I stare out the window at the overcast sky and the air looks like a prolonged orgasm. I haven’t left my apartment in thirty-seven hours, during which thoughts of me forgetting how to conversate with another human being fill me with a nameless dread. I need to break free from these walls. 

I reach for the car keys I sometimes leave on my writing desk, but my fingertips shuffle around medical bills, and I listen to some of the pages flip flop to the floor. My keys aren’t under my sombrero, either. I think about where else I would leave them when it occurs to me that I need to shower before going anywhere.

My arms drag the soap bar across my body awkwardly, like a monkey trying to perform human tasks but lacks basic Homo sapien coordination. I wonder what someone would think of me if they were to see me shower like this? I decide that tomorrow I’ll start practicing how to shower like normal in case I ever bathe with another. At that moment I notice my fingers start to prune and that I’ve allowed the warm water to spray my motionless carcass for too long. 

Over the water basin, I wipe the steam that fogs the mirror. A handsome bastard stares back at me. He tries to squeeze his head out the center of the mirror. I am immediately drawn to his cheese grater abs and chiseled jawline and glossy hair and think, wow, he’s got it all, doesn’t he? He’s grinding his teeth together as if trying to turn them into paste; he looks absolutely deranged.

With each step I slosh about like a zombie. My body bends and contorts in spite of me. I am usually more graceful than this. Must me a side effect of the medication I’m taking. I pass an ornate silver framed mirror I do not recognize (I think Aunt Marie brought it for me). Trapped inside it stands a gluttonous gentleman who might fall over at any point. No doubt he just enjoyed a wonderous feast. He probably stuffed his face with drumsticks and corn and mashed potatoes and an ocean of gravy. Probably the best gravy he’s ever tasted. I can’t remember the last time I’ve eaten.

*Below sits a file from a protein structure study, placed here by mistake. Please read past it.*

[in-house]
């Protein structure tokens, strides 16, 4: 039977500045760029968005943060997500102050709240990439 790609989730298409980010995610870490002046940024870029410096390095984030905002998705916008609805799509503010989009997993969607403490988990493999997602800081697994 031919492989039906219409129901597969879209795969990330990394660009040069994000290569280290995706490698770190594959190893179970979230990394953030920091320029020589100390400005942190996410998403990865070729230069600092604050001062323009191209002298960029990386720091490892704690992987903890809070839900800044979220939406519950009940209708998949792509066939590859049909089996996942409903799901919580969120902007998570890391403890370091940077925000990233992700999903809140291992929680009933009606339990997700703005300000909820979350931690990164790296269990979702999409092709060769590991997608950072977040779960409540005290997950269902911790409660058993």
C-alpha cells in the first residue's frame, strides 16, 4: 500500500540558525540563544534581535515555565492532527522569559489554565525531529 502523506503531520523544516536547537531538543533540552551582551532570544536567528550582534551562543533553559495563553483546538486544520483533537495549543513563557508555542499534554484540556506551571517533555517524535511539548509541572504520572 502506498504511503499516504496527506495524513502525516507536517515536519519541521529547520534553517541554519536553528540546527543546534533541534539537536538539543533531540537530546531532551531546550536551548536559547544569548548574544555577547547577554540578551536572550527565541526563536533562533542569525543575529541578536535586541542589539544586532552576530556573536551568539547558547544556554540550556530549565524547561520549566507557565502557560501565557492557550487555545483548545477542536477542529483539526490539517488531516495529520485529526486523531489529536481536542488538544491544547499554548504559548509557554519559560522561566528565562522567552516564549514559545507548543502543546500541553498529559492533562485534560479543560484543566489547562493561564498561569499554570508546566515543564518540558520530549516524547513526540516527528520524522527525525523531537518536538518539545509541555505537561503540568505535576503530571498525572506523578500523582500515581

There’s an eclectic collection of treasures scattered on the coffee table: sunglasses, quarters, candy wrappers, game console controllers, my cellphone. Ten notifications. No car keys, though. Where did I leave them? I look up at the 65-inch Roku TV screen. A tall, toned, elegantly dressed man stares back at me. I scratch my wrist; he impatiently taps his glistening Rolex. As the dashing character bends down to grab something, I mimic him to grab the remote, but when I press the power button the TV clicks on to the menu screen. I own a pair of slacks, right? I think for a moment what I could wear tonight, where I could go for a good margarita. Maybe I’ll meet a girl while I’m there. 

Sometimes I drop my keys in the microwave. Not intentionally. But I often forget to let go of my keys when I enter my apartment, and as I hold on to them I warm myself a Hot Pocket or leftover spam and eggs. I tend to grab my plate with my right hand, which is the hand I forget to let go of my keys with, and as I’m retrieving my plate my fingers would let my keys fall inside the microwave so they can firmly grip the plate I microwaved lunch on. In those instances, I don’t realize I’ve left my keys in the microwave until the next time I get hungry and decide to use the microwave, at which point images of my microwave exploding and my complex catching fire because I accidentally microwave my car keys flood my mind, only to be forgotten twenty minutes or so after I have successfully swapped out my keys for my next meal.

As I approach the microwave, I notice the half empty glass of tap water resting on the countertop. I peer into it and notice, reflected on the water’s surface, the face of a unibrow having, long-nosed doofus. He smiles gayly and for no reason. I imagine it’s easier to go through life as an idiot. One can find simple joys and live by simple truths that way, instead of wrestling with the ambiguity of right and wrong, or the endless possibilities of what could have been.